Groundwater responses to barometric pressure fluctuations are characterized using the concept of barometric efficiency (BE). For semiconfined and confined aquifers, BE values can be used to provide efficient, low-cost estimates of specific storage. This study compares, for the first time, eight existing methods of BE estimation. Comparisons were undertaken using data from the Peel region of Western Australia. Fourier analysis and regression deconvolution methods were used to estimate aquifer confinement status. The former approach was found to be robust and provided a quantitative basis for spatial comparisons of the degree of confinement. The latter approach was confounded by the presence of diurnal and/or semidiurnal signals. For wells at which semiconfined or confined responses were identified, frequency and time domain methods were used to estimate BE values. Most BE estimation methods were similarly confounded by diurnal and/or semidiurnal signals, with the exception of the Acworth et al. (2016) method. Specific storage values calculated from BE values were order-of-magnitude consistent with the results of four historical pumping tests. The methods implemented in this research provide efficient, low-cost alternatives to hydraulic testing for estimating aquifer confinement, as well as the BE and specific storage of semiconfined and confined aquifers. The frequency and duration of observations required by these methods are minimal; for example, typically requiring a minimum of four observations per day over a four month period. In some locations they may allow additional insights to be derived from existing groundwater hydrograph data.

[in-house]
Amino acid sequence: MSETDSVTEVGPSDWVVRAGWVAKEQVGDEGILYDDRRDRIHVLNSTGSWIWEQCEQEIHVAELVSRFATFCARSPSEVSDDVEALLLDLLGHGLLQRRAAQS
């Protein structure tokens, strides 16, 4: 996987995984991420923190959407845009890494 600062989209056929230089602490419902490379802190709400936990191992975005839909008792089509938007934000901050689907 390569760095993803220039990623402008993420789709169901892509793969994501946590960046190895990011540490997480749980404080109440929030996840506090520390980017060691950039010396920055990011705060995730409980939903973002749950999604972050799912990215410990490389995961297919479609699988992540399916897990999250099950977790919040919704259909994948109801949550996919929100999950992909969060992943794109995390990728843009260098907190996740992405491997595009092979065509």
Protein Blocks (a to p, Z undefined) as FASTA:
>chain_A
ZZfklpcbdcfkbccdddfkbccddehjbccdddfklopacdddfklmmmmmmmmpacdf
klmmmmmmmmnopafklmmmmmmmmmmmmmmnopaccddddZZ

© 2019, National Ground Water Association.